WEST PALM BEACH, Fla. President-elect Donald Trump claimed without evidence Sunday that "millions'' voted illegally in the national election, scoffing at Hillary Clinton's nearly 2 million edge in the popular vote and returning to his campaign mantra of a rigged race even as he prepares to enter the White House in less than two months.
Trump and his lieutenants assailed an effort — now joined by Clinton — to recount votes in up to three battleground states, calling the push fraudulent, the work of "crybabies'' and, in Trump's estimation, "sad.''
The president-elect went on to cast a shadow over the legitimacy of an election that he actually won, tweeting that "I won the popular vote if you deduct the millions of people who voted illegally.'' He further contended that if the popular vote determined the presidency, "It would have been much easier for me to win'' it because he would have altered his campaign to pile up overall vote totals, not Electoral College votes.
There's been no indication of widespread vote manipulation, illegal voting or hacking that materially affected the outcome one way or the other. It's that very lack of evidence that suggests Trump is likely to prevail in recounts.
As Trump worked to fill foreign policy and national security posts in his Cabinet, a top adviser expressed astonishment that 2012 GOP presidential nominee Mitt Romney remained under consideration for secretary of state after his campaign-long questioning of Trump's character, intellect and integrity.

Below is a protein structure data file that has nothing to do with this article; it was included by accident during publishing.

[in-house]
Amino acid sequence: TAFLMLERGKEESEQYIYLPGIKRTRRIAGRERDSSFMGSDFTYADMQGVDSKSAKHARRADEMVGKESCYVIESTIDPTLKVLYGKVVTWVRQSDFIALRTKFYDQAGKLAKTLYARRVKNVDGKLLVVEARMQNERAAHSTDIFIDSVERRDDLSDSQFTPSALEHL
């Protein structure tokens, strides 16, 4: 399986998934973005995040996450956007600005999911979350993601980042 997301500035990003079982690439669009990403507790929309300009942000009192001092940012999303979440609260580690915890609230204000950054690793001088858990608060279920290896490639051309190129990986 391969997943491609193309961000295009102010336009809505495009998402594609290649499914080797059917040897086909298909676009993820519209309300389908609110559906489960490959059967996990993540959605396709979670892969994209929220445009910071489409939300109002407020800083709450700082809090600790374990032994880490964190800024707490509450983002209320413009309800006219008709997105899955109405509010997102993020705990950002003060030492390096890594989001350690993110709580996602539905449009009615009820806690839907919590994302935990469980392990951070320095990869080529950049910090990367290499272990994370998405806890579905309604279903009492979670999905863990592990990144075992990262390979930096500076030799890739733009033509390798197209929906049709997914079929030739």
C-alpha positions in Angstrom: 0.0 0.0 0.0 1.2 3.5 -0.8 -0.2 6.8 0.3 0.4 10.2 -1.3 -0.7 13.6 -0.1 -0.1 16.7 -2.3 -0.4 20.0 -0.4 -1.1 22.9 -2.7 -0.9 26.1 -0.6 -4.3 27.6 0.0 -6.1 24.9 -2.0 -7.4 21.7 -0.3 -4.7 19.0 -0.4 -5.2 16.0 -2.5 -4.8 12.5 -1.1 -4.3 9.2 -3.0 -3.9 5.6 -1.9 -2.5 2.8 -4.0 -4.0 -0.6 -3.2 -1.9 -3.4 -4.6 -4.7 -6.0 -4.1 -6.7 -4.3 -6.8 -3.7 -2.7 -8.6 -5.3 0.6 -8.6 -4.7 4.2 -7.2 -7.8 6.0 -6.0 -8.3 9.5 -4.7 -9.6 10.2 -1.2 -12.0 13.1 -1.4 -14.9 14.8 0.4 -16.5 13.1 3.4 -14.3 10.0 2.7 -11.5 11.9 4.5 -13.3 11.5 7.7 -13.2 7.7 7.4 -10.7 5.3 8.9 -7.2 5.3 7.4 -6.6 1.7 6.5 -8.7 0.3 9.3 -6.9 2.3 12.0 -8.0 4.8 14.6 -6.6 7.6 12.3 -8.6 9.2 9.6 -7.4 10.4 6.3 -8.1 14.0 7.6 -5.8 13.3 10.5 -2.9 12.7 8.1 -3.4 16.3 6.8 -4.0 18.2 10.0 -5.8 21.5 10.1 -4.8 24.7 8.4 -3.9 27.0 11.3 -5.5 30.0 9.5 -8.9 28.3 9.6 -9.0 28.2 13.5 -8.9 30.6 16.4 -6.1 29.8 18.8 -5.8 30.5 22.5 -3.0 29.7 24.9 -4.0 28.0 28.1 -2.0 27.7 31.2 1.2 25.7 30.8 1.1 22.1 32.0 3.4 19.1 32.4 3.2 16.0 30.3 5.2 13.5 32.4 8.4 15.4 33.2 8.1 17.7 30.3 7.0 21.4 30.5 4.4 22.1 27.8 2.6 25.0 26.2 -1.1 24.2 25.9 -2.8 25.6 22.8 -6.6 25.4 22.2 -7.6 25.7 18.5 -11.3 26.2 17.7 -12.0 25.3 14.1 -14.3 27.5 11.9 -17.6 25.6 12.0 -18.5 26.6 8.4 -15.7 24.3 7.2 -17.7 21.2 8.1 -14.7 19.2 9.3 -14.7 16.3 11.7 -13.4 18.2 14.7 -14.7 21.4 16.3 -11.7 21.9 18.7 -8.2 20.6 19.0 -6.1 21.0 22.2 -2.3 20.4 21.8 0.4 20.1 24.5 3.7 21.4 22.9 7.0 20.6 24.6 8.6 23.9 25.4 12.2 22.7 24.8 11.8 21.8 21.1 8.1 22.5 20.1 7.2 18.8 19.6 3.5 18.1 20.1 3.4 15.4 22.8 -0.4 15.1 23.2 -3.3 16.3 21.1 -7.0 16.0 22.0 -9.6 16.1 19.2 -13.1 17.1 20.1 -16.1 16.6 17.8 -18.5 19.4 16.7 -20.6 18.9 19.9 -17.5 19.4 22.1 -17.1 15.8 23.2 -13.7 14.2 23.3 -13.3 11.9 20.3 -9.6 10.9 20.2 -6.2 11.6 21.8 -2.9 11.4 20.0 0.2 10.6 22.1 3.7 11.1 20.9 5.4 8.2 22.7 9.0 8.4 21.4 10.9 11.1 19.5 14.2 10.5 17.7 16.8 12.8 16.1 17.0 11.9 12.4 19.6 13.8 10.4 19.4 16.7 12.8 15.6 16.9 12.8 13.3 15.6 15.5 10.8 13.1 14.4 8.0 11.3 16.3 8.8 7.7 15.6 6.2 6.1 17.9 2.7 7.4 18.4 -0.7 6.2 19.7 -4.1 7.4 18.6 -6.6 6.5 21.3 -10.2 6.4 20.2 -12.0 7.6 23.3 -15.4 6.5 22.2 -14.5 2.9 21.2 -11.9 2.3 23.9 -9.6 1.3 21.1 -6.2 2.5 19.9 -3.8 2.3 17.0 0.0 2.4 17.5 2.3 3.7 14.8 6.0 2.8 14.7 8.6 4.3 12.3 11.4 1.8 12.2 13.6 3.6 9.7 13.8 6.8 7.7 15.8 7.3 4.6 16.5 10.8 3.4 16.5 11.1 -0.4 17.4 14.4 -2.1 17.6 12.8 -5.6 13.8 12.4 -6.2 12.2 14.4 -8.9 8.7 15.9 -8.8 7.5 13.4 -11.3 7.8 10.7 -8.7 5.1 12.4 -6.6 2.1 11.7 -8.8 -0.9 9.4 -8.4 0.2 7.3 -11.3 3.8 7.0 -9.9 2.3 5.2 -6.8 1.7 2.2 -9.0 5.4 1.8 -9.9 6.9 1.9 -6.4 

Trump on Sunday tweeted part of Clinton's concession speech, when she told supporters they must accept that "Donald Trump is going to be our president,'' and snippets from her debate remarks, when she denounced the Republican nominee for refusing to say in advance that he would accept the Election Day verdict.
Called recount effort a 'scam'
This came on top of his saying it was a "scam'' that Green Party nominee Jill Stein was revisiting the vote count in Wisconsin, Michigan and Pennsylvania. Trump won Wisconsin and Pennsylvania, and as of Wednesday, held a lead of almost 11,000 votes in Michigan, with the results awaiting state certification Monday. His Michigan margin was a hair's breadth 0.22 per cent of the state's votes.
U.S. President-elect Donald Trump yells out to the media from the steps of the clubhouse of Trump National Golf Club on Nov. 19, 2016 in Bedminster, N.J.
Clinton leads the national popular vote by close to 2 million votes, but Trump won 290 electoral votes to Clinton's 232, not counting Michigan. She could conceivably tip the electoral balance in the remote event that all flipped to her in recounts.
Trump planned to return to New York on Sunday after spending Thanksgiving weekend at his West Palm Beach estate. His transition team said the president-elect had scheduled a series of meetings Monday with prospective administration hires.
Among the jobs Trump has still yet to fill: secretary of state. Internal division over the position again spilled out into the open on Sunday as Trump senior adviser Kellyanne Conway voiced her concerns with the possibility of Romney landing such a significant position.